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From Book News, Inc.
Brings together more than 15 years of journal entries by the great American photographer, Edward Weston. Beginning with entries from 1923, the volume includes the three years spent in Mexico and the following years in California. It is an intimate account that documents his thoughts on life, art, love affairs, and doubts about his own abilities as a photographer. Includes a generous sampling of Weston photographs and a brief biography by Newhall. Paper edition (unseen), $29.95. Annotation copyright Book News, Inc. Portland, Or. --This text refers to the Hardcover edition.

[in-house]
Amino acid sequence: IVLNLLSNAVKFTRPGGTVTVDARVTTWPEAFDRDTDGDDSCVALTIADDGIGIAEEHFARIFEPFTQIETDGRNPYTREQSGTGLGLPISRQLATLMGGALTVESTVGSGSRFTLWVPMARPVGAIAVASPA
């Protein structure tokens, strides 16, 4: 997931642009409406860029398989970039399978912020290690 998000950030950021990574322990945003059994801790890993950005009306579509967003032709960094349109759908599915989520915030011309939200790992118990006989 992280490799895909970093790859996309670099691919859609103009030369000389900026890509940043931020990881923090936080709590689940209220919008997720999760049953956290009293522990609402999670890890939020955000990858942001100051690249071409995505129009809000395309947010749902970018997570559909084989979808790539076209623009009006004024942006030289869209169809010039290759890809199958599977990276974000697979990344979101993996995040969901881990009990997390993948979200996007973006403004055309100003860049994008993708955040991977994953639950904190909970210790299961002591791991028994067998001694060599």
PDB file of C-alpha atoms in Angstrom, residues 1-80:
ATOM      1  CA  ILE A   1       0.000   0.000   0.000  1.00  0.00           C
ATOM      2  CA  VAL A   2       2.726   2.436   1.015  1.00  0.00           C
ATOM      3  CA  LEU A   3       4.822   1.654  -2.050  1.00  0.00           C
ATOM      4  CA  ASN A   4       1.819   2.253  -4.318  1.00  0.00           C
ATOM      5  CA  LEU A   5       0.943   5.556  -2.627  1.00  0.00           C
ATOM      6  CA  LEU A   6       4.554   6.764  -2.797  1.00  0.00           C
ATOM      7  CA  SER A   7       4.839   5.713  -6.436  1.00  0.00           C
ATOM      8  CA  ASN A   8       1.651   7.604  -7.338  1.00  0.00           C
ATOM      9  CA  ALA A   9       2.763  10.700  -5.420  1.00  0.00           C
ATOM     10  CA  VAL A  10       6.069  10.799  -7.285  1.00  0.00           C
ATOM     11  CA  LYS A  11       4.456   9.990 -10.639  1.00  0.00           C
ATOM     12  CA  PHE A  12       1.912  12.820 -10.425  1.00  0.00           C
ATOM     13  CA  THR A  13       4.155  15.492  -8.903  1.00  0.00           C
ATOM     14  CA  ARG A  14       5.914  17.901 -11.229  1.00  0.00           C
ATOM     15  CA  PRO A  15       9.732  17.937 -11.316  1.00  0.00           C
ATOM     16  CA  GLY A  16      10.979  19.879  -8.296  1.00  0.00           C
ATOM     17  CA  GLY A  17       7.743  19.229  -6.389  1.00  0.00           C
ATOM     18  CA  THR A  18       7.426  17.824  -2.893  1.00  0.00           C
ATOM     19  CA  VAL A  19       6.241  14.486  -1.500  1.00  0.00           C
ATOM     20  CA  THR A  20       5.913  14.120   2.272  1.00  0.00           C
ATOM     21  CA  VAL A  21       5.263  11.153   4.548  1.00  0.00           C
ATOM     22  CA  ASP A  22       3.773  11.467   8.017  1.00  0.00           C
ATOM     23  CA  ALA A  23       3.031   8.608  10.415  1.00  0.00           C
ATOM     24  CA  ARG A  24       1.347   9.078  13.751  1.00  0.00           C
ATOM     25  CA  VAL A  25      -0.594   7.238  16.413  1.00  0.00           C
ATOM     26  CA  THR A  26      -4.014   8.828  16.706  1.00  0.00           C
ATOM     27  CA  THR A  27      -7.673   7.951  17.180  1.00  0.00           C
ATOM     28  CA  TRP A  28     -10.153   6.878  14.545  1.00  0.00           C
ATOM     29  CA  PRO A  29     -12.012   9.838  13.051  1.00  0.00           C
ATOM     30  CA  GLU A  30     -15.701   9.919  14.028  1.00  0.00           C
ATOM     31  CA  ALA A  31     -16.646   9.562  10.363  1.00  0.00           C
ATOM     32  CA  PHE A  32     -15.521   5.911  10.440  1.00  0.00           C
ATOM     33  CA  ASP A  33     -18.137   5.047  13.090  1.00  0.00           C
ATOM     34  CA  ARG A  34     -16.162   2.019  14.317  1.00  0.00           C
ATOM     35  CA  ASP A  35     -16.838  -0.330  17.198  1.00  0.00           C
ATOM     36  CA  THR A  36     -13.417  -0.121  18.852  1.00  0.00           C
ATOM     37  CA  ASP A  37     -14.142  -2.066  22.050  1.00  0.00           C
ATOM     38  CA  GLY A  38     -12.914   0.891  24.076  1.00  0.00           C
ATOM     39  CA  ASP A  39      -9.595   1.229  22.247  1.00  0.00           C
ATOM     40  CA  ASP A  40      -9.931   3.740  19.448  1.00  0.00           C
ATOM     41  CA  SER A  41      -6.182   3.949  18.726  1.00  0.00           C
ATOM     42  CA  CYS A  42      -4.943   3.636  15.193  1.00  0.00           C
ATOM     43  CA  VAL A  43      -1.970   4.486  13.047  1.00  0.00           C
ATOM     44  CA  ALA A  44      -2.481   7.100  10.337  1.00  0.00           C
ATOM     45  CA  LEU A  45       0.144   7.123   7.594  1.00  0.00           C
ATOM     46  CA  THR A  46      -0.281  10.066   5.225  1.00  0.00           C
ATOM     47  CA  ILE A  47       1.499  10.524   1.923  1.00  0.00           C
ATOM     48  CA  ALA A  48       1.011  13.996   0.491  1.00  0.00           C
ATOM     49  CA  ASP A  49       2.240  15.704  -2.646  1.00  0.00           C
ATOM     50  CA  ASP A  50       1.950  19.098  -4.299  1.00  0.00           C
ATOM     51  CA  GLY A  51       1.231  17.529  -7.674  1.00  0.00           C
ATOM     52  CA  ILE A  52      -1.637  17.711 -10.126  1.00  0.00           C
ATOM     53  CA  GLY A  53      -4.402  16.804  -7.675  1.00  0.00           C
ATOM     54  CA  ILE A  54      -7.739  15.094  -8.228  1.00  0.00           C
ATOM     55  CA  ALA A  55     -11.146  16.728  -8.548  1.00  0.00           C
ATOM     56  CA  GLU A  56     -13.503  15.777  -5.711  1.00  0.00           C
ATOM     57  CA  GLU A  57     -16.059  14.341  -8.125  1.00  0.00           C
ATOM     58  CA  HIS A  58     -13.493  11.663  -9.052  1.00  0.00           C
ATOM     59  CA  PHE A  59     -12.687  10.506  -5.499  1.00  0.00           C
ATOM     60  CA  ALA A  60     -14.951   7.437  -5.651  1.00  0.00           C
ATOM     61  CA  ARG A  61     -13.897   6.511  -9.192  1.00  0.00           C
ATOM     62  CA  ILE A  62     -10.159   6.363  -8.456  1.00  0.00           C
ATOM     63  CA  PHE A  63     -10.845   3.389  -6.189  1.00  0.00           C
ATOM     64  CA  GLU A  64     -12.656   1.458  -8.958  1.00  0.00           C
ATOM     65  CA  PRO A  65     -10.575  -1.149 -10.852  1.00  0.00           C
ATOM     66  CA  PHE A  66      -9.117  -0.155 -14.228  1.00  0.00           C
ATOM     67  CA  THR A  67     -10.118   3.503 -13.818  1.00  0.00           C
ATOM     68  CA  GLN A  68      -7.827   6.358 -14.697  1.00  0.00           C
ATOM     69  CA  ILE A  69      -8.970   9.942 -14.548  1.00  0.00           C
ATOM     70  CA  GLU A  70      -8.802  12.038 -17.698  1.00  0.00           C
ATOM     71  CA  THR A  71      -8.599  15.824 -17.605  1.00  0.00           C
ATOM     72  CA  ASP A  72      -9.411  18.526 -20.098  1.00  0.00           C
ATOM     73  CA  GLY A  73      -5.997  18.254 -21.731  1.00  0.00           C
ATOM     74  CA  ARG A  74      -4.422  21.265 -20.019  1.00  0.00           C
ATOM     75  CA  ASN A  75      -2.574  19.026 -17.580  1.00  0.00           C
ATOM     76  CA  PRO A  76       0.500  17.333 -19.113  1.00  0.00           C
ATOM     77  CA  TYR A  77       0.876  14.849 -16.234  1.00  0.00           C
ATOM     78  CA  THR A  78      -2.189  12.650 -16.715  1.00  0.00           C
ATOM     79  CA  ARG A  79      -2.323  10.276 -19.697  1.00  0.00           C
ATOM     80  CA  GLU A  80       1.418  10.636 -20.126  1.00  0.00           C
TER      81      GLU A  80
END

A Reissue of a Bestselling Aperture Classic
"It was as though the things of everyday experience had been transformed . . . into organic sculptures, the forms of which were both the expression and the justification of the life within . . . He had freed his eyes of conventional expectation, and had taught them to see the statement of intent that resides in natural form."-John Szarkowski
For more than fifteen years, Edward Weston kept a diary in which he recorded his struggle to understand himself, his society, and his medium. Seldom has an artist written about his life as vividly, intimately, or sensitively. His journal has become a classic of photographic literature.
A towering figure in twentieth-century photography, Weston sought to awaken human vision. His restless quest for beauty and the mystical presence behind it created a body of work unrivaled in the medium.